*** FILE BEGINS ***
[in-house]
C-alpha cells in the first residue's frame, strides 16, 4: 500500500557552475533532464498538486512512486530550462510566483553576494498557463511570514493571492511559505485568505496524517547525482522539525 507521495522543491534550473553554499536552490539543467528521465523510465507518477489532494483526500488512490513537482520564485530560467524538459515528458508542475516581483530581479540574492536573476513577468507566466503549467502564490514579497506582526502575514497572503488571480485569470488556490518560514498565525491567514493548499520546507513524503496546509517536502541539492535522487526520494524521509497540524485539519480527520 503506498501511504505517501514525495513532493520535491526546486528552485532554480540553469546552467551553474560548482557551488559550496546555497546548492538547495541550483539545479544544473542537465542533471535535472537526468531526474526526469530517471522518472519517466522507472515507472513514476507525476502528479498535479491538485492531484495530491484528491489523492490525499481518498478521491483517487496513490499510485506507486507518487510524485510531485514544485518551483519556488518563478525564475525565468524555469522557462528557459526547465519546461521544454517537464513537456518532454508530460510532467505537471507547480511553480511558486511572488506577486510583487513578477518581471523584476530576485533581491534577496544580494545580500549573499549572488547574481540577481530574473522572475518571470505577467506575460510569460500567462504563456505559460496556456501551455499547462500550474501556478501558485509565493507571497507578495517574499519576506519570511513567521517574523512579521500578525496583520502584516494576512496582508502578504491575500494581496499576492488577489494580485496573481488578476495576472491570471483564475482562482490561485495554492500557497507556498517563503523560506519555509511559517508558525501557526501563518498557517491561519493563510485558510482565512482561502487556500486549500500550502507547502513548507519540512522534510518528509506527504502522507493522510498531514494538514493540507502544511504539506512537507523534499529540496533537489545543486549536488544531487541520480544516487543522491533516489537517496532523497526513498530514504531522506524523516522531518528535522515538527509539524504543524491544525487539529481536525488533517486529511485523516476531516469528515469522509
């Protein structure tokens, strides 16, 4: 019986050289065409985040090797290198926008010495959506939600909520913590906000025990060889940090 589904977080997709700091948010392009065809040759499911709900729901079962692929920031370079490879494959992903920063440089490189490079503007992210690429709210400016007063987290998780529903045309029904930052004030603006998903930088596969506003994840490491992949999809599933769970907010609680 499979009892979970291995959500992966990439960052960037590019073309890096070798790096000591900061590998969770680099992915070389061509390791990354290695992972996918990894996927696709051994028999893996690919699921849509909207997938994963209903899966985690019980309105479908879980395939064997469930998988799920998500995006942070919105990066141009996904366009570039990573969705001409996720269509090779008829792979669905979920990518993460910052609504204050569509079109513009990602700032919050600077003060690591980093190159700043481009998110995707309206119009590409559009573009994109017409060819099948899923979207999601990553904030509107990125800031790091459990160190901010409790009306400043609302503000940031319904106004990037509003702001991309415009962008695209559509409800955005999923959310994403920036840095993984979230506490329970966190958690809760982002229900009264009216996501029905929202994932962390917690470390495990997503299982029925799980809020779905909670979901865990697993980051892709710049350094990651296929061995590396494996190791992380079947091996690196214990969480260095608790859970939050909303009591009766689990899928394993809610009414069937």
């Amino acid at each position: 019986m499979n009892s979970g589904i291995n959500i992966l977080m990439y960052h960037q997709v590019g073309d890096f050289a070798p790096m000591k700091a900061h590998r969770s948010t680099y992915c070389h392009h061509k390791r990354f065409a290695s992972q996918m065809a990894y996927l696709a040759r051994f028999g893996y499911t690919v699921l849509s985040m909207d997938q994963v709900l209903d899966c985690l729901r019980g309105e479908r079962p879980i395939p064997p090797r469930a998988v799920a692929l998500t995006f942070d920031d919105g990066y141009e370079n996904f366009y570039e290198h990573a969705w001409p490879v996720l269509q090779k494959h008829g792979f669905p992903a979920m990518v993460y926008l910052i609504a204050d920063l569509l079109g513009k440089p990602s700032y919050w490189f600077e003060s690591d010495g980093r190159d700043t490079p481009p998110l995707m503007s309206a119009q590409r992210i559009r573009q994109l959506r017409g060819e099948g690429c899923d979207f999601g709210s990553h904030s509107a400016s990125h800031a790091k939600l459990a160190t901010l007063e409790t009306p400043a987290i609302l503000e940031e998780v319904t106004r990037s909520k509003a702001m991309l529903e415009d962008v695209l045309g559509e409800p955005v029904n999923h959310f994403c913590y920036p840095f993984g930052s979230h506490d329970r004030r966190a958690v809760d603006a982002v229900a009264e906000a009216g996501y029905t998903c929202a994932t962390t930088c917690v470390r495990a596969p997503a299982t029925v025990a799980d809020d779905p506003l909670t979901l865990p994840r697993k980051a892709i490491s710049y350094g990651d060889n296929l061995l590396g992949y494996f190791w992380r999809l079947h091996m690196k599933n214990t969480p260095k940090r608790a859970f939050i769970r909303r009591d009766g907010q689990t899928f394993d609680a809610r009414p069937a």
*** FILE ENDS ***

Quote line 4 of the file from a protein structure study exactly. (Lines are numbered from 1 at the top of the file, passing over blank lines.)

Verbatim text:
């Amino acid at each position: 019986m499979n009892s979970g589904i291995n959500i992966l977080m990439y960052h960037q997709v590019g073309d890096f050289a070798p790096m000591k700091a900061h590998r969770s948010t680099y992915c070389h392009h061509k390791r990354f065409a290695s992972q996918m065809a990894y996927l696709a040759r051994f028999g893996y499911t690919v699921l849509s985040m909207d997938q994963v709900l209903d899966c985690l729901r019980g309105e479908r079962p879980i395939p064997p090797r469930a998988v799920a692929l998500t995006f942070d920031d919105g990066y141009e370079n996904f366009y570039e290198h990573a969705w001409p490879v996720l269509q090779k494959h008829g792979f669905p992903a979920m990518v993460y926008l910052i609504a204050d920063l569509l079109g513009k440089p990602s700032y919050w490189f600077e003060s690591d010495g980093r190159d700043t490079p481009p998110l995707m503007s309206a119009q590409r992210i559009r573009q994109l959506r017409g060819e099948g690429c899923d979207f999601g709210s990553h904030s509107a400016s990125h800031a790091k939600l459990a160190t901010l007063e409790t009306p400043a987290i609302l503000e940031e998780v319904t106004r990037s909520k509003a702001m991309l529903e415009d962008v695209l045309g559509e409800p955005v029904n999923h959310f994403c913590y920036p840095f993984g930052s979230h506490d329970r004030r966190a958690v809760d603006a982002v229900a009264e906000a009216g996501y029905t998903c929202a994932t962390t930088c917690v470390r495990a596969p997503a299982t029925v025990a799980d809020d779905p506003l909670t979901l865990p994840r697993k980051a892709i490491s710049y350094g990651d060889n296929l061995l590396g992949y494996f190791w992380r999809l079947h091996m690196k599933n214990t969480p260095k940090r608790a859970f939050i769970r909303r009591d009766g907010q689990t899928f394993d609680a809610r009414p069937a």